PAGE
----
Traumatic experiences are incredibly frightening, awful incidents, the memories of which get stored in a part of the brain that holds them as if they are happening now, and not past incidents that can be recalled with relative calm. Some examples of traumatic experiences are: childhood abuse or neglect, bullying, domestic violence, accidents, rape, and war experiences. The goal of trauma treatment is to process traumatic memories so that they are stored in the same way that regular memories are stored and no longer affect the person who was traumatized in his/her everyday life.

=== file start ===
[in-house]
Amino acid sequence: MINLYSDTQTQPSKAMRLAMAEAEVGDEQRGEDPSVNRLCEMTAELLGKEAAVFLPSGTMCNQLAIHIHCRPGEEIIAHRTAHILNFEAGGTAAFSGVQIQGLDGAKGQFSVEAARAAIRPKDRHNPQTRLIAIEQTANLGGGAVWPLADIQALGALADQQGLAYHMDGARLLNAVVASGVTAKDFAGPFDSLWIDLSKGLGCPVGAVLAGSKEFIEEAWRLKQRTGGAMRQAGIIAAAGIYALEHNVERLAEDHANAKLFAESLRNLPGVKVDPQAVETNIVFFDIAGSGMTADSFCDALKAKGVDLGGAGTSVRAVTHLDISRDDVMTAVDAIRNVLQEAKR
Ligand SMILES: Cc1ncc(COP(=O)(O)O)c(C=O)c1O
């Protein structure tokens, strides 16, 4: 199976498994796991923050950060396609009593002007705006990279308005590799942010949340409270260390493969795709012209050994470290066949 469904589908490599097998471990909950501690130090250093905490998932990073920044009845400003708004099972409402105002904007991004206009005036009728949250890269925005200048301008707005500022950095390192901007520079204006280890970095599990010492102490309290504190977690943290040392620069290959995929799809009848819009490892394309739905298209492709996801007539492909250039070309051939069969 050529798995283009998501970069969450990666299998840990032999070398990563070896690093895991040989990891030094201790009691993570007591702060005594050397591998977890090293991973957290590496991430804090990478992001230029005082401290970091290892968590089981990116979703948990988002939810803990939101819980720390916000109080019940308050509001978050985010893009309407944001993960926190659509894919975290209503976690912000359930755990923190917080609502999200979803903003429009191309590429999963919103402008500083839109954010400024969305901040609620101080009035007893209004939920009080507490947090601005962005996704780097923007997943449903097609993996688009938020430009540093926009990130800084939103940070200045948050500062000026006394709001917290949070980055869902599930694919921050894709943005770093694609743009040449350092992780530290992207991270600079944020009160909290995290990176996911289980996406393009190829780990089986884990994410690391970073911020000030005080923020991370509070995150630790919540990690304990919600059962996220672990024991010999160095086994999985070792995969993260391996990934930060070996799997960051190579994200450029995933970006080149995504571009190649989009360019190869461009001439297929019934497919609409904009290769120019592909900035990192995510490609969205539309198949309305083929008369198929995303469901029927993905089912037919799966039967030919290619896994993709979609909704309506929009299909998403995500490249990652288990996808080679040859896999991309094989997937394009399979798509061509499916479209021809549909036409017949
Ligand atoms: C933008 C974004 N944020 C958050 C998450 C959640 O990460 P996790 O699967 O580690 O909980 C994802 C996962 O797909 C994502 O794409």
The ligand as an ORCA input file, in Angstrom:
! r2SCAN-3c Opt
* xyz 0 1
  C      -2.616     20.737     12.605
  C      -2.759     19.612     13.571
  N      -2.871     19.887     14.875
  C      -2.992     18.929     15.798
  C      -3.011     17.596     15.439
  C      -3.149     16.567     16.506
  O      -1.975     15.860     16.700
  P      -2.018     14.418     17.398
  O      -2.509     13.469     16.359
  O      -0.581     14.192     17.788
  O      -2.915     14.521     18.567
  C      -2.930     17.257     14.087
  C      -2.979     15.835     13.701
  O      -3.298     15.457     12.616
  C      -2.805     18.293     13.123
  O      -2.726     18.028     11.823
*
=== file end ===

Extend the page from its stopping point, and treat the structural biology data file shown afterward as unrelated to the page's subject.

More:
Sometimes clients come to therapy for help with symptoms that have developed after a recent trauma. If no prior trauma history exists, substantial improvement is sometimes possible in one or two sessions. In this kind of case, I find Lifespan Integration therapy to be extremely helpful.
In other cases, clients have been exposed to a number of traumas throughout their lives, or an extended period of trauma (such as during childhood), and there is a kind of interactive accumulation effect that necessitates a longer treatment process during which the therapist and client work in a careful, collaborative fashion that resolves trauma, and current life difficulties related to trauma, without re-traumatizing. In such cases, I find mindfulness-based, attachment-based, and somatic approaches, such as Sensorimotor Psychotherapy, work best.